Learning Beyond Lectures: An Examination Of Modern Education


As a child, education felt like a “lather, rinse, repeat” experience. I sat in a chair listening to the day’s lecture, had a minimal amount of interaction with my peers and instructor, and then I went home. I finished my homework like a ‘good’ pupil. Not to learn, of course, but in order to keep my respectable reputation with my teachers. I did defy my parents on my prescribed bed time in order to watch, “The Mask of Zorro,” but alas, I would eventually fall asleep, just to return to school the next day; to the daily grind of being a prepubescent zombie.

Field trips and learning fractions, with a little help from a bag full of Skittles, were the school days I looked forward to the most because it was a new source of stimuli. The moments I was encouraged to engage all of my senses, I learned the most. I listened (auditory), I saw (visual), and I experienced (kinesthetic).

I realize not every subject has the ability to douse its course curriculum in hands-on activities or that it should be the only way to learn but time after time, even in higher education, I have seen solitary projection screens and teachers reading directly from the book. And people are audacious enough to call this singular practice teaching. But, this isn’t teaching. It is speaking empty words accompanied by apathy and it is a detrimental temptation to succumb to.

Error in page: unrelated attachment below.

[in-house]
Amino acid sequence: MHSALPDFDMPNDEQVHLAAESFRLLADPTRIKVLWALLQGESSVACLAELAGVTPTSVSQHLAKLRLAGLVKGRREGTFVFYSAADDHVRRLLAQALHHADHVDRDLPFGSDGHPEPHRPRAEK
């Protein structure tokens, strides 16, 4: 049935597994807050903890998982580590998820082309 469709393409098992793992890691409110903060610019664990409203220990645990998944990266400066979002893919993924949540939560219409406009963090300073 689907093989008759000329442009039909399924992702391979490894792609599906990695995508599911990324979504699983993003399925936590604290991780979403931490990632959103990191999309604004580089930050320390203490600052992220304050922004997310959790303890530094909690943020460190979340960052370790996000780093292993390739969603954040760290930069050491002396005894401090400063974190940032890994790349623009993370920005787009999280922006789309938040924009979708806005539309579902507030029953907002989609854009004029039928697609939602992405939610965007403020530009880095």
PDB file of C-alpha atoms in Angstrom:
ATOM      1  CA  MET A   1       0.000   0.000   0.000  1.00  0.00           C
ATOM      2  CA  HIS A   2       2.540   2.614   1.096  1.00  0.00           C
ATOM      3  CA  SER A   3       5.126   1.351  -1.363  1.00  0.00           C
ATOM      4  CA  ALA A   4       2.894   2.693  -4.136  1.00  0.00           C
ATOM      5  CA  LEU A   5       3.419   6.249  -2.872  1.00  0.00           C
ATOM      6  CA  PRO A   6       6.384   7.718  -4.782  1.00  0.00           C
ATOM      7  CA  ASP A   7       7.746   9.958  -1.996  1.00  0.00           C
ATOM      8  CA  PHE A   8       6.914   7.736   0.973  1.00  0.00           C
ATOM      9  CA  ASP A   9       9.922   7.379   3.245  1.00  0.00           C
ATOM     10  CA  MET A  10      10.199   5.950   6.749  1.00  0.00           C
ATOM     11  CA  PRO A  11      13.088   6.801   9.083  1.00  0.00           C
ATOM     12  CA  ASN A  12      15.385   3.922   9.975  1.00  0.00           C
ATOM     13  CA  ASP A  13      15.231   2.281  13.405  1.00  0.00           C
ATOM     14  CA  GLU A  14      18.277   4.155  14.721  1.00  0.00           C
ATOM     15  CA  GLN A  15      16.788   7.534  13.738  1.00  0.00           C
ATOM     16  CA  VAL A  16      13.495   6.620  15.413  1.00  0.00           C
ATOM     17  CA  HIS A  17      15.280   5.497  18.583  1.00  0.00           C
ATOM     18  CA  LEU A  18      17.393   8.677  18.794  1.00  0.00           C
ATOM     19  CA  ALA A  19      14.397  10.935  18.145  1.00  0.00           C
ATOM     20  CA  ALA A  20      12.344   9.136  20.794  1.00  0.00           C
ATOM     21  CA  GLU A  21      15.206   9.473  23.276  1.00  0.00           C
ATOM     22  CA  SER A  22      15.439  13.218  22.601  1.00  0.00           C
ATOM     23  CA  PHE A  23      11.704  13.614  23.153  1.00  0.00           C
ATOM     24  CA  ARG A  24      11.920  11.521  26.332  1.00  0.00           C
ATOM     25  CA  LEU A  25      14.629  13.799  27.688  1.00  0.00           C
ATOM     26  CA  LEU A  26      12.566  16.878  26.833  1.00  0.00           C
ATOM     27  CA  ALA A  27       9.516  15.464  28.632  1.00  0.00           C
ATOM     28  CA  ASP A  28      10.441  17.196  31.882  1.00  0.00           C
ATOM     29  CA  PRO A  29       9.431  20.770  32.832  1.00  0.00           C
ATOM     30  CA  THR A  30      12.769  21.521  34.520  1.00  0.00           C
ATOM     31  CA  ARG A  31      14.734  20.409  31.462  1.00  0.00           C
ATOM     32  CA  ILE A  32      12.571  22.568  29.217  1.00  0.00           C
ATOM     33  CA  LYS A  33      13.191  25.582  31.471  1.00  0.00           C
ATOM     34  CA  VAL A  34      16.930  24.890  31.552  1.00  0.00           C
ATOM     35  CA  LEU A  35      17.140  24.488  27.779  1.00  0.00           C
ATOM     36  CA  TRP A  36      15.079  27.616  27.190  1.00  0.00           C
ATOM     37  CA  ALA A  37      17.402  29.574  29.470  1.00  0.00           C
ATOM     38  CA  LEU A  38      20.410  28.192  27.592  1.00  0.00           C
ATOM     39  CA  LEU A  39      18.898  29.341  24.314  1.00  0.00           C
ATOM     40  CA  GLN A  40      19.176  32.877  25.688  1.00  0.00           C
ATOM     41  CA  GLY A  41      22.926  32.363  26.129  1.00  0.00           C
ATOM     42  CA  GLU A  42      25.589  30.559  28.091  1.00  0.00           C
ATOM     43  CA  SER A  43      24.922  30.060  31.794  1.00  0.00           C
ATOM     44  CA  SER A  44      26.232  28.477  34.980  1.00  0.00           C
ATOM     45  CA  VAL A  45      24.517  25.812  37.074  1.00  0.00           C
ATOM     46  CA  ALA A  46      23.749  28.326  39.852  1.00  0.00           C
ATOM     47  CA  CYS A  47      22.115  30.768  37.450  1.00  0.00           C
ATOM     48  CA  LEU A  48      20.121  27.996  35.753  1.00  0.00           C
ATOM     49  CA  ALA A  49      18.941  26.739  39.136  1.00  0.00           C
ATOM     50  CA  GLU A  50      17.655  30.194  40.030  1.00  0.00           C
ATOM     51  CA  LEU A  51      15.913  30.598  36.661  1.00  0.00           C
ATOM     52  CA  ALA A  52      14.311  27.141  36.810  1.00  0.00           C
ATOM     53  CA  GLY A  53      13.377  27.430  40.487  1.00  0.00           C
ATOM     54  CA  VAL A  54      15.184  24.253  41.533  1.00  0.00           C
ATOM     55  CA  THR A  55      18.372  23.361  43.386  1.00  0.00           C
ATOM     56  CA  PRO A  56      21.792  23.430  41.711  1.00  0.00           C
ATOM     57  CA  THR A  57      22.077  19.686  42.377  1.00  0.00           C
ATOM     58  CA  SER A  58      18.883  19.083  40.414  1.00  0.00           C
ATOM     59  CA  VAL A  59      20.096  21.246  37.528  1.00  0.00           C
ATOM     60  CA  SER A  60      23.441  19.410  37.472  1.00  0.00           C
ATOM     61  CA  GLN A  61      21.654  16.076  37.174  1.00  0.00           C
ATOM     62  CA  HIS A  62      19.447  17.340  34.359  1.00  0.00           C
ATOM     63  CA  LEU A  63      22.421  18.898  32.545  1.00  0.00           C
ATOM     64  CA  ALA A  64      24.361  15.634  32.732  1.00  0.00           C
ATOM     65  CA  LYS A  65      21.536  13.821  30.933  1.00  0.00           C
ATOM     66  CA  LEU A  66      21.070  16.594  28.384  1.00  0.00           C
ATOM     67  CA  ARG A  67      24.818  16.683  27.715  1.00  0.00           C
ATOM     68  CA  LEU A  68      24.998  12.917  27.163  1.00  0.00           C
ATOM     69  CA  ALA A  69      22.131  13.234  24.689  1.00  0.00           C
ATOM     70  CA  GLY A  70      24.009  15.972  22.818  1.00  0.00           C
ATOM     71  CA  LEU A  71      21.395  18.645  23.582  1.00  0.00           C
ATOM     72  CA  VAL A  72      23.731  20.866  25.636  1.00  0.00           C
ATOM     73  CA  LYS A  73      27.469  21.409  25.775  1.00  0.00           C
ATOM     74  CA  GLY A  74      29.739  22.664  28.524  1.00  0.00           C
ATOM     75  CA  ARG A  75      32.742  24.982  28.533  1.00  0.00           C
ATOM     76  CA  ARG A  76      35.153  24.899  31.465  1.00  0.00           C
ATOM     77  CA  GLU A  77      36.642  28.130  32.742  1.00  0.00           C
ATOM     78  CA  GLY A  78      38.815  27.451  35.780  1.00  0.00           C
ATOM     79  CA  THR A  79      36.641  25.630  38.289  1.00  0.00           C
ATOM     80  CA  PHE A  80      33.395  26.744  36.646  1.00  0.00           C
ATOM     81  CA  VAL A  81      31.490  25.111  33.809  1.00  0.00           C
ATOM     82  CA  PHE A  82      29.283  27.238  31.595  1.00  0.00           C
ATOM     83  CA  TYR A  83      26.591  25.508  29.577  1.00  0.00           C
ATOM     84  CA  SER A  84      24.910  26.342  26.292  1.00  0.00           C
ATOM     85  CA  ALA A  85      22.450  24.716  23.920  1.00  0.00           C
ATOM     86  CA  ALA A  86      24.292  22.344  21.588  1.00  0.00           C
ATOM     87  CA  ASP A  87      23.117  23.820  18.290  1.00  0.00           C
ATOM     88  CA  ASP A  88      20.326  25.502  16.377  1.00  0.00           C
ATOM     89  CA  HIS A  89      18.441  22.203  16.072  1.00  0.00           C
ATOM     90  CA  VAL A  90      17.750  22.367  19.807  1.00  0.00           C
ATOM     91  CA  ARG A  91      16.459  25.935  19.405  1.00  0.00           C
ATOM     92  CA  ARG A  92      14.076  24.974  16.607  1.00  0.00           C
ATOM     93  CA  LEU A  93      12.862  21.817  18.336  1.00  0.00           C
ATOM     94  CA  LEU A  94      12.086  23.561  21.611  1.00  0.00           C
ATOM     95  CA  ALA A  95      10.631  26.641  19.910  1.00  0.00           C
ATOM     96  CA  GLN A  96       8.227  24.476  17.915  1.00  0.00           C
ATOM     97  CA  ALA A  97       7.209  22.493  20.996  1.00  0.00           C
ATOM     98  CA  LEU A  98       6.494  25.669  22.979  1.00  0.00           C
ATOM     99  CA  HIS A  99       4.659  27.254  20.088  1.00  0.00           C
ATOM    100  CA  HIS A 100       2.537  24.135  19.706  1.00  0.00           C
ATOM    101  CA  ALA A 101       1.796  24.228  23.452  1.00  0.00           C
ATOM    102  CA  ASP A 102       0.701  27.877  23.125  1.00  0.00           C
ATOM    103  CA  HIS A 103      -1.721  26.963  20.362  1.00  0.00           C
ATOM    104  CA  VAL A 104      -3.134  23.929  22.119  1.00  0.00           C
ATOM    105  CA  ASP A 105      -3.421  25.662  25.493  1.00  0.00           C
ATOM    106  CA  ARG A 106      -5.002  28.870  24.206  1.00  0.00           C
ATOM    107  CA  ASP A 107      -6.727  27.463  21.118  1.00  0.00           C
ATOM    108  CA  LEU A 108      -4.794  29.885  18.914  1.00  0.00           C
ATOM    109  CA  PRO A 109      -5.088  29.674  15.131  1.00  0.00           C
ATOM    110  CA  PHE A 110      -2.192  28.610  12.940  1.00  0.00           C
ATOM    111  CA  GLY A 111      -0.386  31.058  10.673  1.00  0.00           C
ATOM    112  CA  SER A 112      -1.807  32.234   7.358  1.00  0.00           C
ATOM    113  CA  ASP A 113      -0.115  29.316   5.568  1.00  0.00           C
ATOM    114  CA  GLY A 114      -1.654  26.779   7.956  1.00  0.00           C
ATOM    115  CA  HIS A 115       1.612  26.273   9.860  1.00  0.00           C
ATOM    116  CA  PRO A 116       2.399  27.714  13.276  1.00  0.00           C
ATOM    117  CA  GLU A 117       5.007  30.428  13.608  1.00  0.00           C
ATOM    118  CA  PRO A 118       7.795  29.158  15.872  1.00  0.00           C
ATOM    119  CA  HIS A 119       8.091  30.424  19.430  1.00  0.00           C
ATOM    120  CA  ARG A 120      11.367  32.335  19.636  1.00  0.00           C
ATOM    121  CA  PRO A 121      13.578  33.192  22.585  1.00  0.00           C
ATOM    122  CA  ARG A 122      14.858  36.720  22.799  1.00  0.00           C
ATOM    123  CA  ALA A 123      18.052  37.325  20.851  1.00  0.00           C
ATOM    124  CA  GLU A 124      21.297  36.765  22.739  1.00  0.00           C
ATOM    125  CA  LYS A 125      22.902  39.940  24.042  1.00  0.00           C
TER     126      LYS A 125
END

The best educators I have had were innovative and were able to mix and mold their topic until it looked like magic. Until it made your eyes glimmer with wonder and made you more curious about the world, instead of afraid or indifferent. They made a difference in my life because they made me think for myself.

I am not a teacher and I will not pretend to know the struggles our educators face due to budget cuts, criminally low salaries, and the daily management of classroom chaos but I have heard their stories. Some that have left my heart all the warmer and others, that ignited a righteous rage within me, making me wish the world was better. Sometimes, perfect.

Because, in a perfect world, there would be enough. Enough money for education, for creativity, and for every dream or goal we wished to accomplish. But we do not live in a perfect world nor do we need to for it to be a good world.

The reality of our situation is this: we must continue to do the best we can with what little we have and if we have anything to give, we must give our all.

Let us create magic where there is none; for ourselves and for the generations to come.